The View From A Slightly Twisted Angle

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Read The Rules

on May 11, 2012

Last night was our daughter’s final band and choir concert at the junior high school. We’ve been attending concerts at this school for 4 years now, so it felt like the end of an era as our older daughter, youngest son and I walked into the building. (Dad is out of town at work unfortunately.) The junior high in our town used to be the high school about a hundred years ago. Ok, maybe not a hundred, but many many years ago. The school district has done a great job updating things as needed but they have always tried to maintain the historical feel of the building. The theater in the school is no exception: they haven’t changed much. I’ve decided that people from 100 years ago must have been much skinnier,  had way better posture and were tougher than people from this century. I know this because I have spent the past four years sitting in the straight-backed, hardly-padded, crammed-together seats in the Junior High Theater.  Maybe people a hundred years ago just liked to pack more people into a room.  At any rate: this is not the most comfortable way to spend and hour or two if there are a lot of people in attendance. 

When we arrived last night the place was already pretty packed. Have you ever noticed that people always sit on the outside of the rows leaving practically a whole row of empty seats between them and the closest person to them?  While I do understand wanting the extra leg room of the aisle,  the problem unique to this particular theater is that there is no way humanly possible for people under the age of two to slide by people who are sitting.  There isn’t enough room between the rows.  I’m 5’2″ and there is barely room between my knees and the seat in front of me when I sit down.  In order to get to the empty seats everyone has to stand up to let you by. You’d think after the third time of standing up people would  just slide towards the center.  Luckily a woman sitting in the back row saw me scanning the room for three seats together and had mercy.  “I can move over one and there would be three seats here.”  (I forgot to get her name to add  to my Christmas Gift list.)  We momentarily displaced the “end people” and took our seats.  I’m glad we got there when we did.  Most of the people who came in five minutes after us had to stand in the back against the wall.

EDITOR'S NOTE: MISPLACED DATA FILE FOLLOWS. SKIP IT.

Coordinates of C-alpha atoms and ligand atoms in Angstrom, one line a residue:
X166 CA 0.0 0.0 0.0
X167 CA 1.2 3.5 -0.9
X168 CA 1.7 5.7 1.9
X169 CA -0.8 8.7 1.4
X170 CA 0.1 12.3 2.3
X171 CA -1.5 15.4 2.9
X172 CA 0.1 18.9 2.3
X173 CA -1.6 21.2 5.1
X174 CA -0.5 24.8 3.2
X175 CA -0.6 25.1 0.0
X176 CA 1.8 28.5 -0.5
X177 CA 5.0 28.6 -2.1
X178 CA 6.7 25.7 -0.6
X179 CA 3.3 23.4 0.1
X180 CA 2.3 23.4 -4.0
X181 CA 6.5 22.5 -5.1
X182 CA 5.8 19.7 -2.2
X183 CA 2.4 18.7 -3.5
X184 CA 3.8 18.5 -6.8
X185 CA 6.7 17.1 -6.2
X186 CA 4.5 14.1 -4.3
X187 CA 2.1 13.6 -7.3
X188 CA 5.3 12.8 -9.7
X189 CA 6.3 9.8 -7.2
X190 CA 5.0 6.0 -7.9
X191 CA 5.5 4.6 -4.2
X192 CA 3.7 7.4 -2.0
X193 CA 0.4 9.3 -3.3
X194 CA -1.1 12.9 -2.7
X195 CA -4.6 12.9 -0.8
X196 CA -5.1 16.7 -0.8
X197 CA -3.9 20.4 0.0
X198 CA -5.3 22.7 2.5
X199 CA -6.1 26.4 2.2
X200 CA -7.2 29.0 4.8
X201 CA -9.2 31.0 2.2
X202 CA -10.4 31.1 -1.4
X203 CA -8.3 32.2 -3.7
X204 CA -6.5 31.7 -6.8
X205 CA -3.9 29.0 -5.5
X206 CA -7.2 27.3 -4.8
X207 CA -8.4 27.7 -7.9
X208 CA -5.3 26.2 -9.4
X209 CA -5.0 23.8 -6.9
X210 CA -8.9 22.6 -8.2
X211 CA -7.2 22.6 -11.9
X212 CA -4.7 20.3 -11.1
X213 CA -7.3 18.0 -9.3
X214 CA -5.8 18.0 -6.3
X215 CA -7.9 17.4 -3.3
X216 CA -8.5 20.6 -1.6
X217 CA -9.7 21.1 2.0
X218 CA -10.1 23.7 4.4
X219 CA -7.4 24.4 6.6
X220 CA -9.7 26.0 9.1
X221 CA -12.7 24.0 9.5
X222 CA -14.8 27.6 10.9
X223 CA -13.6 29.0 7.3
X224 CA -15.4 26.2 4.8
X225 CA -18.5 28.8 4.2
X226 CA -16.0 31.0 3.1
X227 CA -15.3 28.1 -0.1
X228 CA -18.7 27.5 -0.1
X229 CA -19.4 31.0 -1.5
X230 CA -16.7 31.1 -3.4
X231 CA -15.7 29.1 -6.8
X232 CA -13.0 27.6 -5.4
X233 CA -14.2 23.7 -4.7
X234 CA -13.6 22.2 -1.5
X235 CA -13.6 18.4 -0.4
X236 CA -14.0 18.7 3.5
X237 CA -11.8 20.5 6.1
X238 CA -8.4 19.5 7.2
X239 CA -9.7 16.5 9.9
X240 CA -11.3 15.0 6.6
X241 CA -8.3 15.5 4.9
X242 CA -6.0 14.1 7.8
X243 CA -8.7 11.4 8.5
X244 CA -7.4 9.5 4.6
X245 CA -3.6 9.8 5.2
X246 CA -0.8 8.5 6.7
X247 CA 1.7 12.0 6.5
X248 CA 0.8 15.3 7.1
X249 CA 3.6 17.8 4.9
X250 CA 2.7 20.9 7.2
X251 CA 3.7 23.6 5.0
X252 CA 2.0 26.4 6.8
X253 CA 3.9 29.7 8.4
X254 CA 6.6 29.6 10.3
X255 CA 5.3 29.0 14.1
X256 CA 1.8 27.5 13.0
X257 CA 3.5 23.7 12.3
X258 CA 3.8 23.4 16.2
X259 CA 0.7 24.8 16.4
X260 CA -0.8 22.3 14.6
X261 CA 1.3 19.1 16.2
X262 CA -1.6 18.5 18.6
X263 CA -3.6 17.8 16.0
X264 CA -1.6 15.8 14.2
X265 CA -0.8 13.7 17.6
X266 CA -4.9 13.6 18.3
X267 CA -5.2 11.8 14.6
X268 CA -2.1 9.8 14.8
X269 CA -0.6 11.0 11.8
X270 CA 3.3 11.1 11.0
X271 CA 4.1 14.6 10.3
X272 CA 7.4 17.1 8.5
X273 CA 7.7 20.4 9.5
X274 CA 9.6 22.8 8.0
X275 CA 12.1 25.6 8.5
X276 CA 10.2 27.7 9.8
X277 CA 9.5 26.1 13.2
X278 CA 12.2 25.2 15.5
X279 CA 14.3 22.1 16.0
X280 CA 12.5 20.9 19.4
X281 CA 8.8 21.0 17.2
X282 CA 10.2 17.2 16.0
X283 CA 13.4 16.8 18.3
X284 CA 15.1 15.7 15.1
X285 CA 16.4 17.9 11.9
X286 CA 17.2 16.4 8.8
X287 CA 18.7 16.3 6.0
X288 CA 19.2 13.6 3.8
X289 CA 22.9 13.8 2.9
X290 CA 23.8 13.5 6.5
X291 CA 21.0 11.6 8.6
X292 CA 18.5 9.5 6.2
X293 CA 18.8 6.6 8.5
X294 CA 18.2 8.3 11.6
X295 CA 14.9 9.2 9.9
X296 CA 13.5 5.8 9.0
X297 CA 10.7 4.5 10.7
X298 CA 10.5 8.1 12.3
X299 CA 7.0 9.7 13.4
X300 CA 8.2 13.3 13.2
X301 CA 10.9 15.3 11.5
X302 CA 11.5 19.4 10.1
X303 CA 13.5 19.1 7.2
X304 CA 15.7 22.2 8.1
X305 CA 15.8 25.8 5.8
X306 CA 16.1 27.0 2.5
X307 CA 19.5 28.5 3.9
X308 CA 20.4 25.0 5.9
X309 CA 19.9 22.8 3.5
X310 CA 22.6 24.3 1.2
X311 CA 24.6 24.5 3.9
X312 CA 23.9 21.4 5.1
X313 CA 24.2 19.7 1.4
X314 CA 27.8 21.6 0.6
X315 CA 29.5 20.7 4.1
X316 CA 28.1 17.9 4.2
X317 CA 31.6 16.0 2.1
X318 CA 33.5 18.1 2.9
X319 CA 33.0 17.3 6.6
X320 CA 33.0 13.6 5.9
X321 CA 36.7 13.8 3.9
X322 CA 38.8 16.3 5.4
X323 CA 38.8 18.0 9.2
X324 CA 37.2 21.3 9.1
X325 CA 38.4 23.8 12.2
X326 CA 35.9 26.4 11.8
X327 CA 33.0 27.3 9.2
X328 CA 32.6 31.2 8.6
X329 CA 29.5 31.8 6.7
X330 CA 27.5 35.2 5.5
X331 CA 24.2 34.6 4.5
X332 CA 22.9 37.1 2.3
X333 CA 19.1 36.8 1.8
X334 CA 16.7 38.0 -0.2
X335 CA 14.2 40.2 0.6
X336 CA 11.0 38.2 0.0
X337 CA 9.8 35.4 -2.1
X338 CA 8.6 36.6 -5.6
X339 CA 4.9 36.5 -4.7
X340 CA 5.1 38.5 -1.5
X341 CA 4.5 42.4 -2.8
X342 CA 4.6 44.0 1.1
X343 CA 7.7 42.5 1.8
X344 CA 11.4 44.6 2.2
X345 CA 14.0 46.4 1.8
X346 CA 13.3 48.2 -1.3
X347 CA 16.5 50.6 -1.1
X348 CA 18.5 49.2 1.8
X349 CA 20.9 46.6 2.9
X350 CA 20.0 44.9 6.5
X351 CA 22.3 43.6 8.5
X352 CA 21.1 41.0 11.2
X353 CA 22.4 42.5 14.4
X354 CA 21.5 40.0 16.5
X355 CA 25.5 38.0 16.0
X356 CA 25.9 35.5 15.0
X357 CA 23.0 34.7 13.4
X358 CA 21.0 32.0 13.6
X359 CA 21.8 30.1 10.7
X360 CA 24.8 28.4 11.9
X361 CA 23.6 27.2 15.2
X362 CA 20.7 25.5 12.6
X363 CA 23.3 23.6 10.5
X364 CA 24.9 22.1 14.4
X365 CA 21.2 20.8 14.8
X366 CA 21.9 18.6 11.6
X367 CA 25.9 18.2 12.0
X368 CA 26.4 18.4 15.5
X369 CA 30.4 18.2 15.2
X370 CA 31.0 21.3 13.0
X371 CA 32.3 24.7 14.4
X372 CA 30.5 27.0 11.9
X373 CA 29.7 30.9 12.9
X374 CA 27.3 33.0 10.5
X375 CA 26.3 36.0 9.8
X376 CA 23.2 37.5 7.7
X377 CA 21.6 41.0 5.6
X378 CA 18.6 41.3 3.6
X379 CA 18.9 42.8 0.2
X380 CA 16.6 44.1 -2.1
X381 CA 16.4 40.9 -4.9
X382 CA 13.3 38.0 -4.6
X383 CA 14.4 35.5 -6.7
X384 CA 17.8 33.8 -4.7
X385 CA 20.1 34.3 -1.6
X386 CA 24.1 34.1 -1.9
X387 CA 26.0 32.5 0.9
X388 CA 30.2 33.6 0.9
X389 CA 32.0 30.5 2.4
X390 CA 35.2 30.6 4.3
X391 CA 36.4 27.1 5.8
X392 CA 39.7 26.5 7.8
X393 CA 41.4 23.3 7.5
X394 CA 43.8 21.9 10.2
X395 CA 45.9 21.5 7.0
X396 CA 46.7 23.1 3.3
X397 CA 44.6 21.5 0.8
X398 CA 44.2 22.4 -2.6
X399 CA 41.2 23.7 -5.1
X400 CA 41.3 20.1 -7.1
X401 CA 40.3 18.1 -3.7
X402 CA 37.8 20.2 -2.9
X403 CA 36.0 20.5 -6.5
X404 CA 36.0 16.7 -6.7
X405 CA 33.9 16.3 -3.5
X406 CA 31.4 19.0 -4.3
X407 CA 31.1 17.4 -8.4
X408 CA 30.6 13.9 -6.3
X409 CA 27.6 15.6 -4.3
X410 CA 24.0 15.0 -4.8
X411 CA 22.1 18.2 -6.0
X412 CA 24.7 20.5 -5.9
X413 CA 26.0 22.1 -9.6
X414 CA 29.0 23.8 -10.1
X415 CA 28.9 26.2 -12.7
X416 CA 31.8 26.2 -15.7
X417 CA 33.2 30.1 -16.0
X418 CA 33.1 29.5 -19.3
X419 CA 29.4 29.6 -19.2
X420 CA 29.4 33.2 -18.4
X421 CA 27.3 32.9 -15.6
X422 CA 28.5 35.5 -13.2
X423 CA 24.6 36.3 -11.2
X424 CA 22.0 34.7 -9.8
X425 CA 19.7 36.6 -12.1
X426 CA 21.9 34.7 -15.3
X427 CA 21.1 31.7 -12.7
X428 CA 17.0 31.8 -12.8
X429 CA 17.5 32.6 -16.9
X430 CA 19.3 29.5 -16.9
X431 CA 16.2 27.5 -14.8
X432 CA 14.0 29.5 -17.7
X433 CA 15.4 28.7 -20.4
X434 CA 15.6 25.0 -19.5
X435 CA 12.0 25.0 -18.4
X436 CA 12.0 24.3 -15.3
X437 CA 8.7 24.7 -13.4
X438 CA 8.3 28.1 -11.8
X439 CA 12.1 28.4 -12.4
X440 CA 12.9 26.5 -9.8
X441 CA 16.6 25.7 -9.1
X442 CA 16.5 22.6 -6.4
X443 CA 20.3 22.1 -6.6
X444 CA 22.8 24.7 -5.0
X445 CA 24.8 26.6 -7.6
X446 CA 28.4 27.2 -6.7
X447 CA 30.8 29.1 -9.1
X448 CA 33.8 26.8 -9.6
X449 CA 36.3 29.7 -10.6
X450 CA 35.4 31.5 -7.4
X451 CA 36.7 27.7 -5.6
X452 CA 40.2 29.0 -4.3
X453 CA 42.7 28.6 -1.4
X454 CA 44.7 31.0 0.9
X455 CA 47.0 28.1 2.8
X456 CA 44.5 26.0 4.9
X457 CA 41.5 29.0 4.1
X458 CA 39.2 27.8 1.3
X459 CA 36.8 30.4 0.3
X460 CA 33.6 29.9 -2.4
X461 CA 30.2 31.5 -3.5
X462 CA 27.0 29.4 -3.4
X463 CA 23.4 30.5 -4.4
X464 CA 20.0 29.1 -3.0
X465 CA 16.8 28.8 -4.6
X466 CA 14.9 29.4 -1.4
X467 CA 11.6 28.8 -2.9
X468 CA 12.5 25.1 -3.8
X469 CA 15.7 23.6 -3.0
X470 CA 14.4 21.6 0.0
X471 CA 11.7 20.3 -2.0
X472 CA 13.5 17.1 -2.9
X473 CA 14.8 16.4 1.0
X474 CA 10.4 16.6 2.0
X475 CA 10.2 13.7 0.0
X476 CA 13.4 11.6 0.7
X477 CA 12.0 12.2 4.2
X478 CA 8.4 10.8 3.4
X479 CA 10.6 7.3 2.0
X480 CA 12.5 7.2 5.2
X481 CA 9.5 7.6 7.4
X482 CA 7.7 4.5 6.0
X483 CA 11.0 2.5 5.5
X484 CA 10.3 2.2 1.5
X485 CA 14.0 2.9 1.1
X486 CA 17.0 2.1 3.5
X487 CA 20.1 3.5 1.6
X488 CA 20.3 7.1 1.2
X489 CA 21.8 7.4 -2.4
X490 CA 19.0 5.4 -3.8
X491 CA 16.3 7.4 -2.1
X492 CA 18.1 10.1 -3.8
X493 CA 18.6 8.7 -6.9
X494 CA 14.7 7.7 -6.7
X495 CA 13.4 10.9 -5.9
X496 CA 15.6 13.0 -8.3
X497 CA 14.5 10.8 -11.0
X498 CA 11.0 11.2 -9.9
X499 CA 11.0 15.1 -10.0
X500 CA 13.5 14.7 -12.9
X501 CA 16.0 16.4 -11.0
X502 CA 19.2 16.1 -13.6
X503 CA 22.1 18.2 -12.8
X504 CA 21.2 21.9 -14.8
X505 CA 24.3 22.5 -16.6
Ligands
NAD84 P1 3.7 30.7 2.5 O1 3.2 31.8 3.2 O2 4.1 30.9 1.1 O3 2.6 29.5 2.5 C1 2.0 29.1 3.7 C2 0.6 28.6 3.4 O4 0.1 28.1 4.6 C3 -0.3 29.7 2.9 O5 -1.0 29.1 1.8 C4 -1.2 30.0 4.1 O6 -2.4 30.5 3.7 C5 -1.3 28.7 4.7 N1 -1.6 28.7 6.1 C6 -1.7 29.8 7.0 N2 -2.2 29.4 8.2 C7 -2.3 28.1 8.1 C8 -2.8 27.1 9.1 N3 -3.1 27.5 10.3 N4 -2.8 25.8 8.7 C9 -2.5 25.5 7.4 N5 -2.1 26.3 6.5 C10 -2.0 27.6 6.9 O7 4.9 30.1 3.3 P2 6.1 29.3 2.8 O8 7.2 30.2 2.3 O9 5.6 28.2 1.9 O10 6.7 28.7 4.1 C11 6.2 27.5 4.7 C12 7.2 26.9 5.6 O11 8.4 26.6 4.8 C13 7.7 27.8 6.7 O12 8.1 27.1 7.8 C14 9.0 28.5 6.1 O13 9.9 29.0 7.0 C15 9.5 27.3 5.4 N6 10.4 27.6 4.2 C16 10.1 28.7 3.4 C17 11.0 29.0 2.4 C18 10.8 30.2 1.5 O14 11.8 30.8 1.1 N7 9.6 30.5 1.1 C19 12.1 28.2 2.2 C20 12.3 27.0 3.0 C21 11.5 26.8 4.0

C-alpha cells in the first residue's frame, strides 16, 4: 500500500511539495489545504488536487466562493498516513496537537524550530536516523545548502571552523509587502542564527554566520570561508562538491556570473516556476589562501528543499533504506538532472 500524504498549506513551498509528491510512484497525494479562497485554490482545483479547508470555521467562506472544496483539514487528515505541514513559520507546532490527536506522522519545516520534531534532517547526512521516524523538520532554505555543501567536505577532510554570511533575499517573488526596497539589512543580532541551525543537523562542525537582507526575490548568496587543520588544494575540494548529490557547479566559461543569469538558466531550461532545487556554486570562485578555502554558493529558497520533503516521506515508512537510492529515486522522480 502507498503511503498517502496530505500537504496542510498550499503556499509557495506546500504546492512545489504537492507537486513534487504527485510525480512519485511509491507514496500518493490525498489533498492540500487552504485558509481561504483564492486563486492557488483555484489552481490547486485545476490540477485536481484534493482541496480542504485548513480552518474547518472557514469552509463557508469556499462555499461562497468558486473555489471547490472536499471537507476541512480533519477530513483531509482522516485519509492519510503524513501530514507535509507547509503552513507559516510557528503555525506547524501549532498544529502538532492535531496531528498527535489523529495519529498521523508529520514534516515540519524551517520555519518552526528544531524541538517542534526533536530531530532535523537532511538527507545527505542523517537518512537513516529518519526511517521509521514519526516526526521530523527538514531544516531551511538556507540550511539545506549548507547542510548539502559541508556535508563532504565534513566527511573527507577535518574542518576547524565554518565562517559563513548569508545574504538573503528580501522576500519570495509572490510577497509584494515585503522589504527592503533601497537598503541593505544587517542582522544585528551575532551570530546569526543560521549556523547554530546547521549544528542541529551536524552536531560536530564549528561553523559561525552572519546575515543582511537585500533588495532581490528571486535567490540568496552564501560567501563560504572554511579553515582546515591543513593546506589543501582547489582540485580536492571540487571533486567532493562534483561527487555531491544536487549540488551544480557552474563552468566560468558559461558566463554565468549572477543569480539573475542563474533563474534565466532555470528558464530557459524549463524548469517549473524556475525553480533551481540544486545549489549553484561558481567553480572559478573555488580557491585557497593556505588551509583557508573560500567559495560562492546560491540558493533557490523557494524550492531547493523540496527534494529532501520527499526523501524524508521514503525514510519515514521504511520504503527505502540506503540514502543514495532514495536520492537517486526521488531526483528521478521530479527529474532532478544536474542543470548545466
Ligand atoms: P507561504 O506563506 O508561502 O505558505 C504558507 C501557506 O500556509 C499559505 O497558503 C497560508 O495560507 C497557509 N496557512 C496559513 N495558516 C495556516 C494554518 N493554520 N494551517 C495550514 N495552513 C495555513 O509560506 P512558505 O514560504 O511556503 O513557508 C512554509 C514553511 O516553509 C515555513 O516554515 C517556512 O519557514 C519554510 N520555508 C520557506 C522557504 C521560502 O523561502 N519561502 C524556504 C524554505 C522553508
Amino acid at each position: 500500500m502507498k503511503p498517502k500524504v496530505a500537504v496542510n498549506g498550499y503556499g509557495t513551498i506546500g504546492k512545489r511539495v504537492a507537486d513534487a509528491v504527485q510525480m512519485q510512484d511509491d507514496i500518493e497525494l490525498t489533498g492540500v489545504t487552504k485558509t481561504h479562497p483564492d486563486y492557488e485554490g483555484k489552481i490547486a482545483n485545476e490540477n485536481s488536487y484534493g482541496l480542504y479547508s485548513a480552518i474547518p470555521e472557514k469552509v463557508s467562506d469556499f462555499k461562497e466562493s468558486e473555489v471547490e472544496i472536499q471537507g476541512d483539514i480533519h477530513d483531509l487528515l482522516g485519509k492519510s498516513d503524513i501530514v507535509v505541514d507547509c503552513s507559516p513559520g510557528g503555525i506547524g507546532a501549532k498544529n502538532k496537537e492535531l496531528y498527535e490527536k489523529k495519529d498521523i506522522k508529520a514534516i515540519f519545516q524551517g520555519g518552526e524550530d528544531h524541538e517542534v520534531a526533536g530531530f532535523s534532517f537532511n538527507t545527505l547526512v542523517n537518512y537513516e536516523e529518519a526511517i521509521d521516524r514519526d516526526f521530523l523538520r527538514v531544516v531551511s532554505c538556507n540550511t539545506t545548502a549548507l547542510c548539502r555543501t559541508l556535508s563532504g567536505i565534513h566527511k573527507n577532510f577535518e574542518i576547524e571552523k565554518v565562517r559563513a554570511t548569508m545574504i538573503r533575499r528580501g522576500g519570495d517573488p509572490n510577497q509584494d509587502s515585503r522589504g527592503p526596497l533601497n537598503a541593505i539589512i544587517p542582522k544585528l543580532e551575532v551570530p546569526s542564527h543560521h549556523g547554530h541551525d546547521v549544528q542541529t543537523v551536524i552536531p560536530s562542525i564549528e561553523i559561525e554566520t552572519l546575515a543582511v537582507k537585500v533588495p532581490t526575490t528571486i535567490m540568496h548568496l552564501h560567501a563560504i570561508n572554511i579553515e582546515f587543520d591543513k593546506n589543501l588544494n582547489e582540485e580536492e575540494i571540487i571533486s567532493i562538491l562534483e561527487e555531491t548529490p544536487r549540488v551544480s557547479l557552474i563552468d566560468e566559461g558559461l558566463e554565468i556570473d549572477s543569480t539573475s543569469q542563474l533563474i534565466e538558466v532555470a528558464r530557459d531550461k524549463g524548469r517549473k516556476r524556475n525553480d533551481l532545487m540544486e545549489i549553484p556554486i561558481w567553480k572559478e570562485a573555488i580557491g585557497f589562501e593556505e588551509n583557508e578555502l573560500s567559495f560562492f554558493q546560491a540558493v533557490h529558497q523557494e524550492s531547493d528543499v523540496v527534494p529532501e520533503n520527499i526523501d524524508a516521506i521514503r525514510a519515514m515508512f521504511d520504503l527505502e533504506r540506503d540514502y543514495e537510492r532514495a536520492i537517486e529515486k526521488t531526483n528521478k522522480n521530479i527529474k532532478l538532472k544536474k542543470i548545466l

As we were waiting for the concert to start I scanned the program. On the back there was the usual list of “Concert Etiquette Rules”.  It’s the same list that the music boosters have put on the back of every program for every concert  at all levels in our school system.  Really tough rules like, “Please do not wave at your child while they are performing”,  “If you have a child who is fussy please take them from the auditorium” and “If you must leave please wait until between songs.”   I knew that they were going to meticulously review these rules prior to the concert starting.  They have at every other concert this year.  I was wrong. Evidentially they figured that since it was the last concert of the year people should know how to act by now.  They were wrong.

The orchestra started its first piece when suddenly I heard lasers.  While that would have been a great effect for some songs it didn’t really fit in with “I’ll Always Love You”.  I looked at the row in front of us where a little boy, about 6, was contentedly playing on his Nintendo DS.  His mom reached over and hit the mute button.  I grinned.  As the song was finishing up the toddler two rows in front of us started to get fussy. Grandma took him out to the hall. Grandmas are great people.   I grinned. By the end of the second song Grandma brought him back in and he sat on his big sister’s lap contentedly.  The orchestra started its third piece and evidentially the junior high aged girls sitting in front of us were getting bored. They started giggling and talking to each other.  I’m assuming the mother of the one on the right never taught her child how to use her “inside voice.”  The one on the left was trying to teach her now. “You are talking too loud” said in stage whisper and then a really loud, “SHHHHHHHH!”  Yeah.  That’s helping.  Meanwhile the toddler was getting mad again.  The orchestra ended and this time his big sister took him into the hall.  They were back in looking happy by the time the 7th grade band started.  Also during the break more people walked in.  One group took their position right behind our seats along the back wall.